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Featured Blu-ray / DVD Review: Tinker Bell and the Legend of the NeverBeast

March 2nd, 2015

Tinker Bell and the Legend of the NeverBeast - Buy from Amazon: DVD or Blu-ray Combo Pack

Tinker Bell and the Legend of the NeverBeast is the latest release in the direct-to-DVD franchise, Tinker Bell. I've reviewed the past installments of the franchise and for the most part they are very good films. Can the latest installment live up to the rest of the franchise? Or are they running out of steam?

The Movie

The film begins with a narration about a green comet that is seen over Pixie Hollow. The comet has been seen before and the ancients said it was a portent of the NeverBeast. The next morning we follow Fawn, as she travels around the village helping the various animals. She next meets up with Tinker Bell. She asks Tinker Bell to make her an extra-large wagon, but Tink is curious why Fawn would need this. It turns out Fawn has been taking care of a hawk and hawks eat faeries. She needs the wagon to hide the hawk in so they can sneak it out of the village and back where it belongs. No one should be surprised that this doesn't work out. Fortunately no one is hurt thanks to the Faerie scouts and their leader, Nyx. Fawn promises to be more responsible from now on.

This lasts until the very next scene. While trying to teach bunnies to hop, Fawn hears a howling coming from the forest. She immediately heads into the forest and finds a giant paw print and follows it to the source, the NeverBeast. She sees it sleeping in a burrow and quickly sees there is a thorn stuck in its paw. Fawn tries to remove it, but the beast wakes up and is not happy to see her. She watches him for a bit and sees him collecting rocks. This is when she comes up with a plan to distract the big guy long enough to get the thorn out. At first, Fawn decides to go home and not do something dangerous. She changes her mind almost immediately and instead decides to study the beast, whom she calls Gruff. She even helps him carry the rocks he has been collecting and helps him build a tower.

There is an accident after the pair get a little too playful and Fawn realizes she needs to go to the Queen to explain what Gruff is. Unfortunately, Nyx has been doing some research of her own and came across the legend of the NeverBeast, which states the NeverBeast awakens with the arrival of a comet, builds four towers, and then summons a lightning storm that destroys Pixie Hollow. Is Nyx right? Or does Fawn know Gruff better than the legends do?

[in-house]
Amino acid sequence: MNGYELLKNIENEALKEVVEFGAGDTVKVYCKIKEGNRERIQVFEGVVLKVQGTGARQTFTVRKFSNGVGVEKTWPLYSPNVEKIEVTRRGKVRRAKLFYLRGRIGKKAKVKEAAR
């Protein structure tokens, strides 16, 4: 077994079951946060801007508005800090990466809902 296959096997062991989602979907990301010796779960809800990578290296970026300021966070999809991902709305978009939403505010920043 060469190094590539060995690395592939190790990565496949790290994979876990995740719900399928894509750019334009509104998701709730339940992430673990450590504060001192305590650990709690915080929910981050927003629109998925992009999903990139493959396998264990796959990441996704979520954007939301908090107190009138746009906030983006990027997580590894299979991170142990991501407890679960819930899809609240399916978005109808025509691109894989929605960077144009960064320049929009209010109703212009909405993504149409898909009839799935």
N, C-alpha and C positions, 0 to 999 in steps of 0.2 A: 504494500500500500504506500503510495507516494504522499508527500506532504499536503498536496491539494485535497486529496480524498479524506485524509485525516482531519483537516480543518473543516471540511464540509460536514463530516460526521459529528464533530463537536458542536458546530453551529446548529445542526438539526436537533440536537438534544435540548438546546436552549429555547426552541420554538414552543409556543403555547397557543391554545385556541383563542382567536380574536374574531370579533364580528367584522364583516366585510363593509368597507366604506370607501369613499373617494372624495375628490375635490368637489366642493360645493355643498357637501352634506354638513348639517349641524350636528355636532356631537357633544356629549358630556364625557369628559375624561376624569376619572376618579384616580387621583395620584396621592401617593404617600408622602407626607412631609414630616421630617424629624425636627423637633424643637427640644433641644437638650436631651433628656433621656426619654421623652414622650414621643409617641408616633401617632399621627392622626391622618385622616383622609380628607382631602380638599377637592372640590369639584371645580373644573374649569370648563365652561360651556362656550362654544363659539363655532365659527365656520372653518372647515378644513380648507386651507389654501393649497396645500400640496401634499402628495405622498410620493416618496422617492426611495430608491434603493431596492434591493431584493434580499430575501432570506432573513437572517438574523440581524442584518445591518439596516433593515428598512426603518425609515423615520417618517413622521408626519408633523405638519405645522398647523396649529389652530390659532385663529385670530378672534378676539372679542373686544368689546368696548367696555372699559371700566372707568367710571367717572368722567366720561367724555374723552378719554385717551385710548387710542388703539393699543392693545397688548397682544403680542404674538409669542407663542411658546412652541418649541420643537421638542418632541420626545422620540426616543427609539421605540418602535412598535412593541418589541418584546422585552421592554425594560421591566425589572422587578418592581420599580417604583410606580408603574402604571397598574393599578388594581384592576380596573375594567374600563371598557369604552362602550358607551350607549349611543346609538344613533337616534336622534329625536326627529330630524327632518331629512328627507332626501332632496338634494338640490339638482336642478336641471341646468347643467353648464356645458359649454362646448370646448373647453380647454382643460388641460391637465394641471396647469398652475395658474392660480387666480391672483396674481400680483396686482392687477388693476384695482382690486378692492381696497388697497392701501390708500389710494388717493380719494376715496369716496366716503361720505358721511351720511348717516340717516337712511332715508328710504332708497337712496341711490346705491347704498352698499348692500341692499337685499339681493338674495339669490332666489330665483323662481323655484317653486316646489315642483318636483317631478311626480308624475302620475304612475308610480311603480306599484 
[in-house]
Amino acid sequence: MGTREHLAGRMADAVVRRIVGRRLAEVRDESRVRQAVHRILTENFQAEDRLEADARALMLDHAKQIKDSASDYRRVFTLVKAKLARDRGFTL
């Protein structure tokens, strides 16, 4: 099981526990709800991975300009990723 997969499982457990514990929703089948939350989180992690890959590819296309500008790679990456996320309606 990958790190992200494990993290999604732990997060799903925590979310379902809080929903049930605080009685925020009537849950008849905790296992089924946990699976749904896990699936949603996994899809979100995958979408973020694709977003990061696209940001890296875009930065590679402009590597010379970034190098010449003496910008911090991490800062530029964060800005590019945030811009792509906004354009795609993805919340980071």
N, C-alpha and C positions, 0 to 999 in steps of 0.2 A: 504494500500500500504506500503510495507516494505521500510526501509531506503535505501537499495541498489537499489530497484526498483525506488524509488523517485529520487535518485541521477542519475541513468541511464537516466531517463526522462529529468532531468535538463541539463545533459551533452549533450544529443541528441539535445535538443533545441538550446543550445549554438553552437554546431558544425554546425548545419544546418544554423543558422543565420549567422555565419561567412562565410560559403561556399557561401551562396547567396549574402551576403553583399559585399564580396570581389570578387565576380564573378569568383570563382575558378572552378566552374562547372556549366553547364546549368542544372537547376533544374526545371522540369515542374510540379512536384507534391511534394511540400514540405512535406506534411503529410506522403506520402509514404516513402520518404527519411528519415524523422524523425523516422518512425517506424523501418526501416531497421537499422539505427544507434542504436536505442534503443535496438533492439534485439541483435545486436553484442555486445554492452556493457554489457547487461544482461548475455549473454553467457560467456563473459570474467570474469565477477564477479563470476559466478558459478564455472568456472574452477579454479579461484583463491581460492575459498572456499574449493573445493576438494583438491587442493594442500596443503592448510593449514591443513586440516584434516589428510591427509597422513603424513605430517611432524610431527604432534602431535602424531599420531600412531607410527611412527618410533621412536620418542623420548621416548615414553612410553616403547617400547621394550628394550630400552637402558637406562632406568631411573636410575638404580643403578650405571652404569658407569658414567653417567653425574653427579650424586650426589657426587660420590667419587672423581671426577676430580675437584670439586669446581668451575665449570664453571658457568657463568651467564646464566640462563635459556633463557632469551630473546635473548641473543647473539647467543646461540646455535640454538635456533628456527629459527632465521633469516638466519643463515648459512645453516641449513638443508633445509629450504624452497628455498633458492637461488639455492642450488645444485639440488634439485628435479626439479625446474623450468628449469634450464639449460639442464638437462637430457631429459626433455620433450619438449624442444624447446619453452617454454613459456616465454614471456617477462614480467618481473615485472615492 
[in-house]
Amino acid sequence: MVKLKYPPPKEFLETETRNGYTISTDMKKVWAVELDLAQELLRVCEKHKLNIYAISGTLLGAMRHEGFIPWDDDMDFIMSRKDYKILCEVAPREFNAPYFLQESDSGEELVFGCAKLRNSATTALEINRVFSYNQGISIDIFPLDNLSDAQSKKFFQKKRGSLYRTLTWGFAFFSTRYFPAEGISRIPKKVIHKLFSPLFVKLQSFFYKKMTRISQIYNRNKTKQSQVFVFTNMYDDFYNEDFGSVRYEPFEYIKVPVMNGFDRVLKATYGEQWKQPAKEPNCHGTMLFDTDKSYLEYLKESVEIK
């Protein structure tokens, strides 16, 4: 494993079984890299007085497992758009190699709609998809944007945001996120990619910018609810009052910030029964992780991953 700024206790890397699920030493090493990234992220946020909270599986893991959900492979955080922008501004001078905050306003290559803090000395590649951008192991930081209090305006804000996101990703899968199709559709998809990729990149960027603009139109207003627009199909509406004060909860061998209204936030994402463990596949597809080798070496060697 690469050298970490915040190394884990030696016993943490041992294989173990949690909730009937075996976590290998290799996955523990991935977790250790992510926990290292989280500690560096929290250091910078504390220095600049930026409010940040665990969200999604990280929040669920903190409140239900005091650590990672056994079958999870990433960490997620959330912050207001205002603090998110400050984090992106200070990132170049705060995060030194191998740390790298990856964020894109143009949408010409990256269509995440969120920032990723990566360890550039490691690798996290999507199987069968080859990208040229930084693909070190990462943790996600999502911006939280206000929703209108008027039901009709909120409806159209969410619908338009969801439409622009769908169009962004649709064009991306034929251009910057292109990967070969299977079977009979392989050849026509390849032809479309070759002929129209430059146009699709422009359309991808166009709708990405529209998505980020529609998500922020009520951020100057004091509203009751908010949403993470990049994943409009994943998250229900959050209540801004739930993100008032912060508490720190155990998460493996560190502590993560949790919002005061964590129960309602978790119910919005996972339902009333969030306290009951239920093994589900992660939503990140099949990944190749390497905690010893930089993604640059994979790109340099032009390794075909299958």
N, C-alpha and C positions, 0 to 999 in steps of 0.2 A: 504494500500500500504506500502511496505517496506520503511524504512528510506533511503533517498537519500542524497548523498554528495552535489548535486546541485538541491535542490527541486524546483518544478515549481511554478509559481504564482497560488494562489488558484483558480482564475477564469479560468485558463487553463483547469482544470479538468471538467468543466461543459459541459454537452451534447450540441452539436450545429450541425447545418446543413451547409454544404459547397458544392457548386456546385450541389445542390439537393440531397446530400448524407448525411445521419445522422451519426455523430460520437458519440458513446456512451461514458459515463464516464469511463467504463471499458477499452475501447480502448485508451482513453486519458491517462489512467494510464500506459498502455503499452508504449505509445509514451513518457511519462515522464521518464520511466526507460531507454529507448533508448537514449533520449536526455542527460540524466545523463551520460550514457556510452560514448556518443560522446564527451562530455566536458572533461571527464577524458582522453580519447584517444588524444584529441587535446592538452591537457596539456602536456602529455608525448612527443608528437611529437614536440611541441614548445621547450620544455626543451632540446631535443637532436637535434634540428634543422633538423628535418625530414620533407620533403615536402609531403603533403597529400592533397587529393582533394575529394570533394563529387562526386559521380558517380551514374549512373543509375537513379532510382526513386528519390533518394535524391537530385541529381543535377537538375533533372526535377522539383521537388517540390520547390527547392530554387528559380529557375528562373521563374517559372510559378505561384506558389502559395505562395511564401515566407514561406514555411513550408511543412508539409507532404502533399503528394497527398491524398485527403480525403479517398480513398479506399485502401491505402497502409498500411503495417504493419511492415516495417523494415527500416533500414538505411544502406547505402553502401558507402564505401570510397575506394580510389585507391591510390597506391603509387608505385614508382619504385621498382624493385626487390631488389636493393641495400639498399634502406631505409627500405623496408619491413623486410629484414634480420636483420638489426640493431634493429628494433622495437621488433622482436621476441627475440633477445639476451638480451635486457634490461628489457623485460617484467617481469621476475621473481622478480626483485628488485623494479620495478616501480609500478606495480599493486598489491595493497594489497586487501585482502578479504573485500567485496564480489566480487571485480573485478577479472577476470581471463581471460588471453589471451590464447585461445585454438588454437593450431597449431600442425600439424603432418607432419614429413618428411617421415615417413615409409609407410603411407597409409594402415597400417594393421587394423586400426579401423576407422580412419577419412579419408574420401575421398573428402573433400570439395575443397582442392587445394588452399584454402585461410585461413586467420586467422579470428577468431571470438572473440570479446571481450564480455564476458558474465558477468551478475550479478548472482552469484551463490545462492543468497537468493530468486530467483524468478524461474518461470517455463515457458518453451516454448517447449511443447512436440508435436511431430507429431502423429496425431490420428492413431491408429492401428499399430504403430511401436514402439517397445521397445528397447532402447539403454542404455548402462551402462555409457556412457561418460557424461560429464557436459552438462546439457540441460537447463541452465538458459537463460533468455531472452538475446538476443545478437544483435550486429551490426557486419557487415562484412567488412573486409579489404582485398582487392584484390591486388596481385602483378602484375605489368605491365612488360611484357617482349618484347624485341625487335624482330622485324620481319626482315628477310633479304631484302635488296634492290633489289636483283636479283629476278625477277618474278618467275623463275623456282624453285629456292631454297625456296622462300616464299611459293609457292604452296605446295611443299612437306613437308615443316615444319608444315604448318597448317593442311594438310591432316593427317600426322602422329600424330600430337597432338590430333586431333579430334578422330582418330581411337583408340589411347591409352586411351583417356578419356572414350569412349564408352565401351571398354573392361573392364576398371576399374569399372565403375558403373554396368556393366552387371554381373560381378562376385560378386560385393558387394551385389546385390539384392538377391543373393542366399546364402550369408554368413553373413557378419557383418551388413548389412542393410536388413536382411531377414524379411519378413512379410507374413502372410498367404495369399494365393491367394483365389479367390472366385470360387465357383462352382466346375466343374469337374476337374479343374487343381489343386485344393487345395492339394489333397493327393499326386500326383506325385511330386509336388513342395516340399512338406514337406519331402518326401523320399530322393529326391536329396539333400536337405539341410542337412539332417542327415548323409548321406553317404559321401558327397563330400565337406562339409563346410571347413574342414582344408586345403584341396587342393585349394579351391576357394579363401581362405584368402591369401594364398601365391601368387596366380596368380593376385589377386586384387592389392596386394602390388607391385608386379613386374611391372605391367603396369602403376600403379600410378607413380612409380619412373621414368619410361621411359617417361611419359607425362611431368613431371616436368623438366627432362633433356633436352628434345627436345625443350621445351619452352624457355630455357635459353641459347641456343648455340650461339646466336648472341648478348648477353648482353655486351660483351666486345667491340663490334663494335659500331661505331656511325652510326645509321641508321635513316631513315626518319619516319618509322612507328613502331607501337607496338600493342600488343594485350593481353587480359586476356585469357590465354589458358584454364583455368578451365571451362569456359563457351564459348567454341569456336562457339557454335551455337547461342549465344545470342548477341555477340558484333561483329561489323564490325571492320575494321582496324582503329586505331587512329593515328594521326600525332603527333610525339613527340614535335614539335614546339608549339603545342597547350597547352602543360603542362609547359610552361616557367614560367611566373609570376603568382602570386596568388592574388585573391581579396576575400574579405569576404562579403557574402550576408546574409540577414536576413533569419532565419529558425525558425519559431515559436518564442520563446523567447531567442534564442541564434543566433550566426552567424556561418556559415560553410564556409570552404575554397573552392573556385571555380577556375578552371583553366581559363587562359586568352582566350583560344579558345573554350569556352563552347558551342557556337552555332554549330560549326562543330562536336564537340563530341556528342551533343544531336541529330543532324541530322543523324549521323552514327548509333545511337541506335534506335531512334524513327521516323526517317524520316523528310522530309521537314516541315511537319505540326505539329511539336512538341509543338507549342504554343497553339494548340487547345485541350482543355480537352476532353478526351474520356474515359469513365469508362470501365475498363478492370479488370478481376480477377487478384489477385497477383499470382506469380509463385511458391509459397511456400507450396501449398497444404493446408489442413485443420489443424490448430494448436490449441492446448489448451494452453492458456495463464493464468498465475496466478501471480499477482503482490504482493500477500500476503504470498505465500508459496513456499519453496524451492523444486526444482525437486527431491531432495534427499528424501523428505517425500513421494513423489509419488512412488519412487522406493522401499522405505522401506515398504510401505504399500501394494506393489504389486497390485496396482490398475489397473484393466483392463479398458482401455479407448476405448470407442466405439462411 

As you can tell from the plot summary, Tinker Bell isn't the star of Tinker Bell and the Legend of the NeverBeast. Instead, the film focuses on Fawn. I think this is a wise move, as it helps the franchise feel a little more fresh. Each fairy has their own specialty, so focusing on more than just Tinker Bell allows for more variety in the story details. This is important, because the basic plot is familiar. The movie is about finding your place / following your heart, which is not the first time this franchise has explored these themes. On the other hand, the film has more action and a more perilous feel to it. A legend about a monster that is going to destroy Pixie Hollow certainly feels more important than a treasure hunt, for instance. Also, the film has the usual technical strengths that the previous films had. The voice acting remains strong, even with the cast changes. (Ginnifer Goodwin is new to the franchise.) Also, the technical quality of the animation looks more like a theatrical release than it does a direct-to-DVD release.

The Extras

Extras begin with a five-minute making of featurette that looks at five aspects of animation. My Dad's Movie is a five-minute featurette on Steve Loter, the director / story creator. His young daughter, Calista, who was the inspiration for the basic plot to the film. (He has a phobia of large dogs and she loves large dogs.) Up next is a three-and-a-half minute long look at some real-life creatures that have unusual looks. There are some deleted scenes with optional introduction by the director. Their total running time is eleven minutes. Finally, there are two short music videos.

As for the technical presentation, I feel like I could cut and paste this section from the last time I reviewed a Tinker Bell film. It is a digitally animated film, one that looks better than its direct-to-DVD roots in both its audio and video. The level of details is very clear, the colors are vivid, and it goes without saying there are no compression issues or digital artifacts. The audio is a 7.1 surround sound track, which is better than a lot of big-budget theatrical releases have on the home market.

The Blu-ray costs $23, which is $5 or 28% more than the DVD costs. That's a good deal for this type of release.

The Verdict

It looks like Tinker Bell and the Legend of the NeverBeast is the final installment in the Tinker Bell franchise. This is too bad, as the films have been better than a lot of digitally animated theatrical releases are. The DVD or Blu-ray Combo Pack are worth picking up, but they are not Pick of the Week material.

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Filed under: Video Review, Tinker Bell and the Legend of the Neverbeast, Tinker Bell, Rosario Dawson, Ginnifer Goodwin, Anjelica Huston, Mae Whitman, Steve Loter